Hunter Mini-Reunion

Hunter Mini-Reunion

When Hunter girls get together in any number, there is going to be noise.  Laughter, gasps at the old photos,  even a couple of delighted screams  formed the music of our gathering last night just off the New Jersey end of the George Washington bridge.

Seated on the patio of  a cozy, delicious Greek restaurant, 14 of us along with one significant other (a man- either the luckiest one on the planet or…well obviously the luckiest one on the planet) shared memories and updates and yearbooks and pictures.  Who has the oldest child, who has the youngest?  What are you doing now, who else from our school have you been in touch with?  Marriages, divorces, college experiences, businesses; all discussed with the happy interest of people who knew you when you were just beginning to grow in to the person you became (and hopefully are still becoming- remember: green and growing or ripe and rotting).

At first there was the slightly awkward experience of not recognizing each other’s current appearances. Even names, in several cases, only evoked a slight recall.  But as soon as the old pictures came out, there were the smiles as solid recognitions and connections were made.   I remember you!  We had such-and-such class together…such-and-such teacher  And then the stories flooded out.

Hunter College High School in the early to mid 70’s was a unique school. Located on the 13th and 14th floor of an office building, 466 Lexington Ave, we newbies wandered in at the age of twelve from Washington Heights and Little Italy, different parts of the Bronx, Queens, Brooklyn (I am sure Staten Island was represented but I don’t recall anyone from there).   New York City was in the middle of masssive corruption, and the streets were filthy and unhealthy, but there we were.  As we streamed into the building in the morning, we were greeted by prostitutes not much older than us standing in the doorways, as well as crazy bag-ladies screaming obscenities and hitting people with their overloaded shopping bags as they walked down the street.

The school was an all-girl haven for gifted city kids who had taken a test and passed, and then either tricked their  parents or cajoled them into signing the permission to go.  Since the school was in an office building, we waited in long lines for the elevators with people in business suits each morning.  Our gym classes took us out of the building to experience bowling at Bowlmor, field hockey on the field at the United Nations, swimming at Hunter College, ice skating at Wollman Rink in Central Park.  We were given tokens to subway there and told to be back for our next class period. Our cooking classroom was located next to the biology room where the older girls dissected dead animals.  The smoking bathroom was painted pink and purple, and being one of the girls who spent much time in there I learned last night that we smoking bathroom girls had quite a reputation (deservedly I might add).  Ah, the perspective of years past…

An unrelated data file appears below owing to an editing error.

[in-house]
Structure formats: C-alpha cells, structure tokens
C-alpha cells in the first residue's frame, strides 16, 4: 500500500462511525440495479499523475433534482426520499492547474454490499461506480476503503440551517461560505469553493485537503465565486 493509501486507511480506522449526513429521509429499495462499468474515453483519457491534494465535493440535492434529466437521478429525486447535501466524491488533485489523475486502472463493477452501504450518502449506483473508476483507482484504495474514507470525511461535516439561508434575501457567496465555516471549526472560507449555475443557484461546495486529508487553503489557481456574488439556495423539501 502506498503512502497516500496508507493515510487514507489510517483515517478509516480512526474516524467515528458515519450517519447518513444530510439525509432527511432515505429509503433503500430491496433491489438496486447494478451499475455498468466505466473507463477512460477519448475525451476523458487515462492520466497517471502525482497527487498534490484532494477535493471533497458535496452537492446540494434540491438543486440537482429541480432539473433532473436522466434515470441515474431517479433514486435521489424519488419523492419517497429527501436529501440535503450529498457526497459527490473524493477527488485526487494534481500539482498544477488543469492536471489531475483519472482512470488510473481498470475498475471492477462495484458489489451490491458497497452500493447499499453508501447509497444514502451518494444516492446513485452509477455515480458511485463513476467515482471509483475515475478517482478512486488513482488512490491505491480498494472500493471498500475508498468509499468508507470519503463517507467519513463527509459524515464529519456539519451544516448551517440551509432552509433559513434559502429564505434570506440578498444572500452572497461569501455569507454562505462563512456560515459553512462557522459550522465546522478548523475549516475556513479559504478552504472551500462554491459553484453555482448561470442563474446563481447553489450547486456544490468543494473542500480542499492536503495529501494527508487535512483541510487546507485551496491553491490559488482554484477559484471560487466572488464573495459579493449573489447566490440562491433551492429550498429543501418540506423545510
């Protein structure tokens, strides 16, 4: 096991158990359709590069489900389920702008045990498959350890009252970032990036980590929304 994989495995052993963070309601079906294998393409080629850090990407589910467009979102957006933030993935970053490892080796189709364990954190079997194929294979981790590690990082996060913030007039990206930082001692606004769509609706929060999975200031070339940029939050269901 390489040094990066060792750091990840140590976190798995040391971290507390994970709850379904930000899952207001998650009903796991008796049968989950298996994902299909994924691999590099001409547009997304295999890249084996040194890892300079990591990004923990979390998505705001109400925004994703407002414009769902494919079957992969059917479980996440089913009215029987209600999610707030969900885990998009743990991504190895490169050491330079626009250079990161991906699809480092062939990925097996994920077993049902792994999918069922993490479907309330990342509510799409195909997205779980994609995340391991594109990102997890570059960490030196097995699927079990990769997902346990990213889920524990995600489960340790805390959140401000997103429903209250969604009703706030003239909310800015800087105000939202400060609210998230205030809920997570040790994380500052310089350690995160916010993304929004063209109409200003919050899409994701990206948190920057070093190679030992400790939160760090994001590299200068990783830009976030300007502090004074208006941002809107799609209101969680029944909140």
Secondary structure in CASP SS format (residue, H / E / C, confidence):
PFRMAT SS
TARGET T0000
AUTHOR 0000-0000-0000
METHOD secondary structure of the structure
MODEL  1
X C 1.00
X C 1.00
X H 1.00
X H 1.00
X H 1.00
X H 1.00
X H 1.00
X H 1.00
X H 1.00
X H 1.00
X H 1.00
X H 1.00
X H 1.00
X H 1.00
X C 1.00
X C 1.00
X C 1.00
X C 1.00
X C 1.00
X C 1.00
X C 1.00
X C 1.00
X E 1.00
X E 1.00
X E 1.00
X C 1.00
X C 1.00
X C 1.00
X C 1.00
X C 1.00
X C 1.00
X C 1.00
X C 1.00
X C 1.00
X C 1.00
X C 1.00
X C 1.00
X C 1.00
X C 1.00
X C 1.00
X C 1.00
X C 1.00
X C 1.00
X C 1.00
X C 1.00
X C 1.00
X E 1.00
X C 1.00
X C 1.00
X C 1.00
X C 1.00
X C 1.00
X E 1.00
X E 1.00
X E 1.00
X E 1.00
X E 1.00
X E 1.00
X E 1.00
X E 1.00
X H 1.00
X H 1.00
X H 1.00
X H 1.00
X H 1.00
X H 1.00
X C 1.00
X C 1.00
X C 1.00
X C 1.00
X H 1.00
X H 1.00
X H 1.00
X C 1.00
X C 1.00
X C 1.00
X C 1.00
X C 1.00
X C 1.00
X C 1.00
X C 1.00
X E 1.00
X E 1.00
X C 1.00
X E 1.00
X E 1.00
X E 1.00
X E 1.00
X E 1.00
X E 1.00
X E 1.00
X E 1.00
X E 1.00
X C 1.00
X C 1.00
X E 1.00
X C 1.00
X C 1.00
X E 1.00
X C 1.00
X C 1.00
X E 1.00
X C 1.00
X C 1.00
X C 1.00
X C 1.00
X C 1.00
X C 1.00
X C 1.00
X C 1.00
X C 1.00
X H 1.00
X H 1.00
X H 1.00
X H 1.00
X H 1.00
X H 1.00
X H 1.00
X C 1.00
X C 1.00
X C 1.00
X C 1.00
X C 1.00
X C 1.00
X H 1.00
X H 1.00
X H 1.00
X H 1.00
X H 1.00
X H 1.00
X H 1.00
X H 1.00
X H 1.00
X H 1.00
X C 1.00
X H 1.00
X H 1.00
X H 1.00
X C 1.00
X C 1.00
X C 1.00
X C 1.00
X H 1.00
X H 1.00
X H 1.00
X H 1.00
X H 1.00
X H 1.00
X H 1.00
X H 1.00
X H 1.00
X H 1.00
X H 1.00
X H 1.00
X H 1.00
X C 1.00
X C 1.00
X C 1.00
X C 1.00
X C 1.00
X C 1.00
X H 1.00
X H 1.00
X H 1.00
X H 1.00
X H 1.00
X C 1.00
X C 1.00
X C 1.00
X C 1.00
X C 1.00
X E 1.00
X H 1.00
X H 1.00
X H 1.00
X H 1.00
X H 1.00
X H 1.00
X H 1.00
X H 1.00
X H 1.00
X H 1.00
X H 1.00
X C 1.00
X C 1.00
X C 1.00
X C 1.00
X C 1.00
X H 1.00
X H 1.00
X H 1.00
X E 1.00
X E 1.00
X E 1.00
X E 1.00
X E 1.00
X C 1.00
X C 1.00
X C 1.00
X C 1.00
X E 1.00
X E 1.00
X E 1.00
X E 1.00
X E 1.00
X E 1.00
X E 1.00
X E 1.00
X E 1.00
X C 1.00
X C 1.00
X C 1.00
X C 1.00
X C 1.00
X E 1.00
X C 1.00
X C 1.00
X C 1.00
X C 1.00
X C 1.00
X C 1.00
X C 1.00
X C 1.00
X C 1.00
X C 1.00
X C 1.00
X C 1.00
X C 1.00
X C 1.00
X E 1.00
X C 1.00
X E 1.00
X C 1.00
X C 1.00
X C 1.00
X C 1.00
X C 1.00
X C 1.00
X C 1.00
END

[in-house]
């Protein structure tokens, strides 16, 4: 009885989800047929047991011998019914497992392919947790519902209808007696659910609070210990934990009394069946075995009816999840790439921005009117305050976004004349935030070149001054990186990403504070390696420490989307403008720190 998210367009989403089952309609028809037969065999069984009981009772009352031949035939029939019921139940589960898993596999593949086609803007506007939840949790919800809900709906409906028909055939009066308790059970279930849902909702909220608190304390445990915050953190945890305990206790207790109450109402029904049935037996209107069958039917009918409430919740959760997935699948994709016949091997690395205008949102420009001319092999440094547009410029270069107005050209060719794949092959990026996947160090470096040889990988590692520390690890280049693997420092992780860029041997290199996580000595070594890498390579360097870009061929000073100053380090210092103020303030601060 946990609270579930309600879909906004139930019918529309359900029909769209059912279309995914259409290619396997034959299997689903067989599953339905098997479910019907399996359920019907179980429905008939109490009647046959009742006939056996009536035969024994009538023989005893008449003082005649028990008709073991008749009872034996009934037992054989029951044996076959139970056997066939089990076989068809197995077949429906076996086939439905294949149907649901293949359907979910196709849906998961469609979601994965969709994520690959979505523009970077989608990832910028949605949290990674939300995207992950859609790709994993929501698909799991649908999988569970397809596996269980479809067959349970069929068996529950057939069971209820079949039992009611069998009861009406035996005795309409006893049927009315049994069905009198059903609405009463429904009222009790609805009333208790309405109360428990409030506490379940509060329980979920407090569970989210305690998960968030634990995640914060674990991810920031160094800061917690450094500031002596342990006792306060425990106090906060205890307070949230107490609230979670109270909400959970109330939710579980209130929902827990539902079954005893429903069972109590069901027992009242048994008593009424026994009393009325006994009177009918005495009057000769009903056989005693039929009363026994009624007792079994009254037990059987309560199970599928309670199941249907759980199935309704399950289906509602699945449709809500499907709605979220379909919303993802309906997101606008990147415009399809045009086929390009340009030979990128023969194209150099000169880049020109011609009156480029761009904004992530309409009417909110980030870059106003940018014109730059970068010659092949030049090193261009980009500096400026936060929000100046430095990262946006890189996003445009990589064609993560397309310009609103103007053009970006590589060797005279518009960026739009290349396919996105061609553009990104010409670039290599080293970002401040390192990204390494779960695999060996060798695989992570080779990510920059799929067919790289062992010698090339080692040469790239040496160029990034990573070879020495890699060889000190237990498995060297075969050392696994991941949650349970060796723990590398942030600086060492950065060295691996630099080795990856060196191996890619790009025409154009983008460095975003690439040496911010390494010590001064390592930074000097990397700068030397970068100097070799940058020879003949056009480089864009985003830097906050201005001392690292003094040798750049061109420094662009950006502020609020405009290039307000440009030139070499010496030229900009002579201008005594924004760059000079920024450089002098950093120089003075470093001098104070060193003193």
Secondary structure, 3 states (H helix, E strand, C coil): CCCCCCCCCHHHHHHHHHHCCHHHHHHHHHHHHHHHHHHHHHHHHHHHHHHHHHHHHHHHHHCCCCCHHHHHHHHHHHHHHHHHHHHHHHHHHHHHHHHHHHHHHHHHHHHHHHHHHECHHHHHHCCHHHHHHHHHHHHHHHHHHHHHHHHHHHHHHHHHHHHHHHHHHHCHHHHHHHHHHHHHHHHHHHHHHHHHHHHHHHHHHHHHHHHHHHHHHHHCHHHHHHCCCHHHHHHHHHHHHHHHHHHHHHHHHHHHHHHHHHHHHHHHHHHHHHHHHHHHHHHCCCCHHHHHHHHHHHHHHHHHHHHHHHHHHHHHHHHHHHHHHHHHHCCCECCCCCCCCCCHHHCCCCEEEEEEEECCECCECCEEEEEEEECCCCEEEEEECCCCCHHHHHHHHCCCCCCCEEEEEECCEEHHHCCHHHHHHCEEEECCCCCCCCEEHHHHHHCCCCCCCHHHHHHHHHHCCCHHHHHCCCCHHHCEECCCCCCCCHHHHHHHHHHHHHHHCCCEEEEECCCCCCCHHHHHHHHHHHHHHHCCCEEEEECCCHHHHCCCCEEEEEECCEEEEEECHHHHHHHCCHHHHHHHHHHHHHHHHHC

Stories and memories flew around the patio last night, and took me back back back.  Each of us had different recalled experiences that others had forgotten, and it was like filling in missing pieces of a puzzle.   Remember mini-courses? An entire week off of the regular schedule to sample a smorgasbord of choices: movies, meditation, cooking.  Remember our “big sisters?” Seniors who were supposed to ease our transition.  Remember the mascots? Giant overstuffed creatures that sat by the elevators on the 13th floor to be hugged and photographed by all those blossoming young women.

It was a pleasure to spend some time with old friends, and new old friends, last night.  My aging memory has forgotten more than it remembers, and it was fun to hear those stories about those days and those people in that special place and time.



A couple of then-and-nows. Susan, Pam, Jean in the old photo, Regina, me, Judy in the recent one. I’ll add more when I get them…

About ordinarywomanextraordinarylife

I began writing at seven years old. My first rejection was from my mother who would not come off a nickel for a hand-published and self-illustrated scary story. Over thirty-seven years of teaching writing to elementary age children, I honed my skills in storytelling; which led to the completion of my first novel, Woven.
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5 Responses to Hunter Mini-Reunion

  1. I remember that girl! Beautiful post.

  2. Jean says:

    Who were the 14 at the mini-reunion? Are other photos coming?
    I’d completely forgotten mini-courses. Or maybe I didn’t go to any, hmmm.

  3. SO sorry I wasn’t there. Mini-courses! I have forgotten so much more than I remember… 🙂

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